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Detection of bacterial endosymbionts in freshwater crustaceans: the applicability of non-degenerate primers to amplify the bacterial 16S rRNA gene

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Detection of bacterial endosymbionts in freshwater crustaceans: the applicability of non-degenerate primers to amplify the bacterial 16S rRNA gene
Detection of bacterial endosymbionts in freshwater crustaceans: the applicability of non-degenerate primers to amplify the bacterial 16S rRNA gene
Detection of bacterial endosymbionts in freshwater crustaceans: the applicability of non-degenerate primers to amplify the bacterial 16S rRNA gene @thePeerJ


Many invertebrate species have endosymbiotic bacteria that exert various effects on the biology of their host. The benefits derived from both obligatory and facultative dependence include: mutual effects on defense, nutrition, development and reproduction (e.g., Pontes & Dale, 2006; Pais et al., 2008). The best studied examples of such interactions include cases of Wolbachia (Hurst et al., 2000) and Cardinium (Gotoh, Noda & Ito, 2007). These bacteria can interfere with host reproduction by inducing cytoplasmic incompatibility and shifts in sexual selection (Zhang, Zhao & Hong, 2012). Although such interactions were traditionally regarded as harmful to the host, an increasing body of evidence also supports host fitness benefits associated with the presence of symbionts (Zug & Hammerstein, 2018).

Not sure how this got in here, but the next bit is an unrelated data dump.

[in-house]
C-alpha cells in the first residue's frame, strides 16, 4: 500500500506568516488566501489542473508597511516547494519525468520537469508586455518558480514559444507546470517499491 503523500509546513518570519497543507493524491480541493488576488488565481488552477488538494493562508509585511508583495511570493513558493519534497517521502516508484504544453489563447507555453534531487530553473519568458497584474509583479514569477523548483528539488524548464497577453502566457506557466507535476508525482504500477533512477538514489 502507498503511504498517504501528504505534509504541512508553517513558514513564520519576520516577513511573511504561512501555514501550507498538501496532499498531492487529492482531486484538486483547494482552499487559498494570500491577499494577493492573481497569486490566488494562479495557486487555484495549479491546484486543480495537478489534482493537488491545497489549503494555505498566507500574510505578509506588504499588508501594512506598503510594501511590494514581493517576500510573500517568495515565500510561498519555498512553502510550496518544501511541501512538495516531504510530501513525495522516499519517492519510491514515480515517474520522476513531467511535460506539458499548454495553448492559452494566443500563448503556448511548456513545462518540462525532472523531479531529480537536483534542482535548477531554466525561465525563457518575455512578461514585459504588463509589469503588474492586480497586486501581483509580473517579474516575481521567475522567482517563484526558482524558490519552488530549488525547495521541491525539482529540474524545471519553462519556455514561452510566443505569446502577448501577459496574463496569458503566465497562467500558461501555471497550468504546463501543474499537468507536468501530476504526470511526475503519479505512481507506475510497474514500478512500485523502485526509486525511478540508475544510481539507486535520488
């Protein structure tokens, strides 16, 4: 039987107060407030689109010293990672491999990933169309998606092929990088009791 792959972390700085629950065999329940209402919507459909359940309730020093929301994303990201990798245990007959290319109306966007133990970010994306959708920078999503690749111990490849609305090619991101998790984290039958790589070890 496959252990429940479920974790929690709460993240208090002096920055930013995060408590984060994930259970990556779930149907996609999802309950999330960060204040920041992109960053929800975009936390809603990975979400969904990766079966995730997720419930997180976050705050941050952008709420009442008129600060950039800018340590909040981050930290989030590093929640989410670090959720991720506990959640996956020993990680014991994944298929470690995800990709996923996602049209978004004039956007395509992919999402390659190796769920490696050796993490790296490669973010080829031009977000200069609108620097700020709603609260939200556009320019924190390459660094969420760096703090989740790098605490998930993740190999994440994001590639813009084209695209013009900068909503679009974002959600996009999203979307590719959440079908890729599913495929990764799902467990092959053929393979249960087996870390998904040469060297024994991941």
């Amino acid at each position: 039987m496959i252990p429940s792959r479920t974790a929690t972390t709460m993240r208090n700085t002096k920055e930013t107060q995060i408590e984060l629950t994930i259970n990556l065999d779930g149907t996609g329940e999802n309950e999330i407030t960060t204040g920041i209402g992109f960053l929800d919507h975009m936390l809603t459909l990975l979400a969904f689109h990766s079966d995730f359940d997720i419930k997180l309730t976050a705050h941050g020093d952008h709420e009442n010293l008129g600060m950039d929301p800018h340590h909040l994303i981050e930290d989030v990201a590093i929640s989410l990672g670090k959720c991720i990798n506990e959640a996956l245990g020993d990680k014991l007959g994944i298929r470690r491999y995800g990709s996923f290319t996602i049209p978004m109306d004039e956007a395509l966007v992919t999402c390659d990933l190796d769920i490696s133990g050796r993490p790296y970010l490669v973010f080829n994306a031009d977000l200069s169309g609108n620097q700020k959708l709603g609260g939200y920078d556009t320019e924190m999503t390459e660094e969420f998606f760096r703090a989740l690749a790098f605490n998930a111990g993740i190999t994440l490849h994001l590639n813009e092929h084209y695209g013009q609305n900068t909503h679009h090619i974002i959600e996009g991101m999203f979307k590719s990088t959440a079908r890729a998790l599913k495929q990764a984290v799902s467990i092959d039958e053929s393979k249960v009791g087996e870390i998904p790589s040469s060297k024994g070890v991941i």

Most information on obligatory host-bacteria associations comes from terrestrial invertebrates and insects in particular (Chaston & Goodrich-Blair, 2010). However, associations with symbiotic bacteria have also been observed in aquatic invertebrates (both marine and freshwater), affecting both ecology and evolution of the hosts (Ott, Bright & Bulgheresi, 2004; Dubilier, Bergin & Lott, 2008; Dattagupta et al., 2009). Some endosymbionts, such as Rickettsia species of the torix group, are widespread in freshwater metazoans including larvae of biting midges, but are much more rare in terrestrial species (Pilgrim et al., 2017). Furthermore, heritable microbes (inherited through the egg cytoplasm during the reproduction of their hosts) have also been recently reported in freshwater snails, hydrozoans, leeches and arthropods (e.g., Perkins, Budinoff & Siddall, 2005).

The study of obligatory bacterial endosymbionts is complicated by the fact that they cannot be cultured in the laboratory and that only molecular techniques are useful in their detection. Also, only DNA of bacteria that make up at least 1% of the host bacterial community can typically be amplified with broad-range universal primers (Muyzer et al., 1996; Yamamoto, 2002; Wang et al., 2016). More sensitive genus- or species-specific primers are required to overcome these problems (Gottlieb et al., 2006).

Temporary ponds are typically shallow aquatic ecosystems that dry out at unpredictable moments due to changing weather conditions. Despite drying, they are often home to diverse aquatic communities of species that have evolved ways to survive the dry periods (Williams, 2006). Host-endosymbiont relationships in freshwater invertebrates from such systems, as well as their geographical and ecological distribution have hardly been studied (Toft & Andersson, 2010). These fragile habitats are undergoing a dramatic decline worldwide since they are prone to land alterations and destructions by human activity and climatic changes (De Meester et al., 2005).

Invertebrates from temporary ponds are generally characterized by rapid growth and maturation, short-life spans, small sizes, and high reproductive output. All large branchiopod crustaceans (clam, fairy and tadpole shrimps) and many cladocerans, copepods and ostracods are temporary pond specialists. They all have the ability to produce resting (dormant or diapausing) eggs (cysts) that can withstand extended droughts in a state of dormancy (Smith, 2001; Williams, 2006).